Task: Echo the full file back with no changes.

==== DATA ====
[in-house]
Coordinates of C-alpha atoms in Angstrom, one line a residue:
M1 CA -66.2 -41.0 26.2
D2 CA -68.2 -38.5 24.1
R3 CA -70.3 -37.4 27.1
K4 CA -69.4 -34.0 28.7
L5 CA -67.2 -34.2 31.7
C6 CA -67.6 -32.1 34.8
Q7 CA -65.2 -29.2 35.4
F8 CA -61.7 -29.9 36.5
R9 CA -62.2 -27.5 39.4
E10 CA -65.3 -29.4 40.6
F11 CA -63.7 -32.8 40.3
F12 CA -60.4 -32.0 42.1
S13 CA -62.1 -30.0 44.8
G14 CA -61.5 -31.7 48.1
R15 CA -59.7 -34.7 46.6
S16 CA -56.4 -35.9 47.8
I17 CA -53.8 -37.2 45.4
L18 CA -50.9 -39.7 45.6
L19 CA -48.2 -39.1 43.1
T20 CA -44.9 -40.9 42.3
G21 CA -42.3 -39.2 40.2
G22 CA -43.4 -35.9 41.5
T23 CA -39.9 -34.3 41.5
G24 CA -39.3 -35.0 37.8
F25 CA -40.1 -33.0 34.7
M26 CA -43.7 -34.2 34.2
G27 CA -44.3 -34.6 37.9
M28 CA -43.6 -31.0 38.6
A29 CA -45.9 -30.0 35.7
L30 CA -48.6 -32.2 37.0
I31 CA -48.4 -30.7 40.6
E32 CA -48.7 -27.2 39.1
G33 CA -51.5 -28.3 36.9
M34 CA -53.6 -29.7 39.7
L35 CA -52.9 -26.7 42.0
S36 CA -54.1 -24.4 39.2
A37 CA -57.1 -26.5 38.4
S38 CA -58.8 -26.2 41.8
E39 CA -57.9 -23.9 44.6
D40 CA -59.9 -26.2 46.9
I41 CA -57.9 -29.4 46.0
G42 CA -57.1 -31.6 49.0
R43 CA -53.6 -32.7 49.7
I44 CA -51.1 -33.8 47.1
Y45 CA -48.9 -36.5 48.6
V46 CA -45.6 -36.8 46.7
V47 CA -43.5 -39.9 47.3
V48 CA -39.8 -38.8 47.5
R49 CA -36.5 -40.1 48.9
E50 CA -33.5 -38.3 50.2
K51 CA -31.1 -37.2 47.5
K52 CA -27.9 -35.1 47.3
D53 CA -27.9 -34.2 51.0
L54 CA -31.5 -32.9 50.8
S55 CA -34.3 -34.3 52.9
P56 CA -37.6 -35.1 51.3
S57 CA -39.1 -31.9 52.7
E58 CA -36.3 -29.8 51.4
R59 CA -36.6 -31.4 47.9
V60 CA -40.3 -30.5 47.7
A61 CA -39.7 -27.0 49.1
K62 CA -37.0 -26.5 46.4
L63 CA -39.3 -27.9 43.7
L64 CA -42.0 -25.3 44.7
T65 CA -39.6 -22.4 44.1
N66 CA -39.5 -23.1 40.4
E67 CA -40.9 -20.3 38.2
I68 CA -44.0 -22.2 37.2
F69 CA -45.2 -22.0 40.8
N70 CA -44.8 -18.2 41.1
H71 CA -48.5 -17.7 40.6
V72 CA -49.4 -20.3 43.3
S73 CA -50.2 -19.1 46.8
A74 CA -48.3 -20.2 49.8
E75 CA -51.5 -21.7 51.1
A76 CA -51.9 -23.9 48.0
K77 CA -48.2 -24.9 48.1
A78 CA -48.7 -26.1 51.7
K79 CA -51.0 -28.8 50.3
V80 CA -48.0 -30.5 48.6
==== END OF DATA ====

[in-house]
Coordinates of C-alpha atoms in Angstrom, one line a residue:
M1 CA -66.2 -41.0 26.2
D2 CA -68.2 -38.5 24.1
R3 CA -70.3 -37.4 27.1
K4 CA -69.4 -34.0 28.7
L5 CA -67.2 -34.2 31.7
C6 CA -67.6 -32.1 34.8
Q7 CA -65.2 -29.2 35.4
F8 CA -61.7 -29.9 36.5
R9 CA -62.2 -27.5 39.4
E10 CA -65.3 -29.4 40.6
F11 CA -63.7 -32.8 40.3
F12 CA -60.4 -32.0 42.1
S13 CA -62.1 -30.0 44.8
G14 CA -61.5 -31.7 48.1
R15 CA -59.7 -34.7 46.6
S16 CA -56.4 -35.9 47.8
I17 CA -53.8 -37.2 45.4
L18 CA -50.9 -39.7 45.6
L19 CA -48.2 -39.1 43.1
T20 CA -44.9 -40.9 42.3
G21 CA -42.3 -39.2 40.2
G22 CA -43.4 -35.9 41.5
T23 CA -39.9 -34.3 41.5
G24 CA -39.3 -35.0 37.8
F25 CA -40.1 -33.0 34.7
M26 CA -43.7 -34.2 34.2
G27 CA -44.3 -34.6 37.9
M28 CA -43.6 -31.0 38.6
A29 CA -45.9 -30.0 35.7
L30 CA -48.6 -32.2 37.0
I31 CA -48.4 -30.7 40.6
E32 CA -48.7 -27.2 39.1
G33 CA -51.5 -28.3 36.9
M34 CA -53.6 -29.7 39.7
L35 CA -52.9 -26.7 42.0
S36 CA -54.1 -24.4 39.2
A37 CA -57.1 -26.5 38.4
S38 CA -58.8 -26.2 41.8
E39 CA -57.9 -23.9 44.6
D40 CA -59.9 -26.2 46.9
I41 CA -57.9 -29.4 46.0
G42 CA -57.1 -31.6 49.0
R43 CA -53.6 -32.7 49.7
I44 CA -51.1 -33.8 47.1
Y45 CA -48.9 -36.5 48.6
V46 CA -45.6 -36.8 46.7
V47 CA -43.5 -39.9 47.3
V48 CA -39.8 -38.8 47.5
R49 CA -36.5 -40.1 48.9
E50 CA -33.5 -38.3 50.2
K51 CA -31.1 -37.2 47.5
K52 CA -27.9 -35.1 47.3
D53 CA -27.9 -34.2 51.0
L54 CA -31.5 -32.9 50.8
S55 CA -34.3 -34.3 52.9
P56 CA -37.6 -35.1 51.3
S57 CA -39.1 -31.9 52.7
E58 CA -36.3 -29.8 51.4
R59 CA -36.6 -31.4 47.9
V60 CA -40.3 -30.5 47.7
A61 CA -39.7 -27.0 49.1
K62 CA -37.0 -26.5 46.4
L63 CA -39.3 -27.9 43.7
L64 CA -42.0 -25.3 44.7
T65 CA -39.6 -22.4 44.1
N66 CA -39.5 -23.1 40.4
E67 CA -40.9 -20.3 38.2
I68 CA -44.0 -22.2 37.2
F69 CA -45.2 -22.0 40.8
N70 CA -44.8 -18.2 41.1
H71 CA -48.5 -17.7 40.6
V72 CA -49.4 -20.3 43.3
S73 CA -50.2 -19.1 46.8
A74 CA -48.3 -20.2 49.8
E75 CA -51.5 -21.7 51.1
A76 CA -51.9 -23.9 48.0
K77 CA -48.2 -24.9 48.1
A78 CA -48.7 -26.1 51.7
K79 CA -51.0 -28.8 50.3
V80 CA -48.0 -30.5 48.6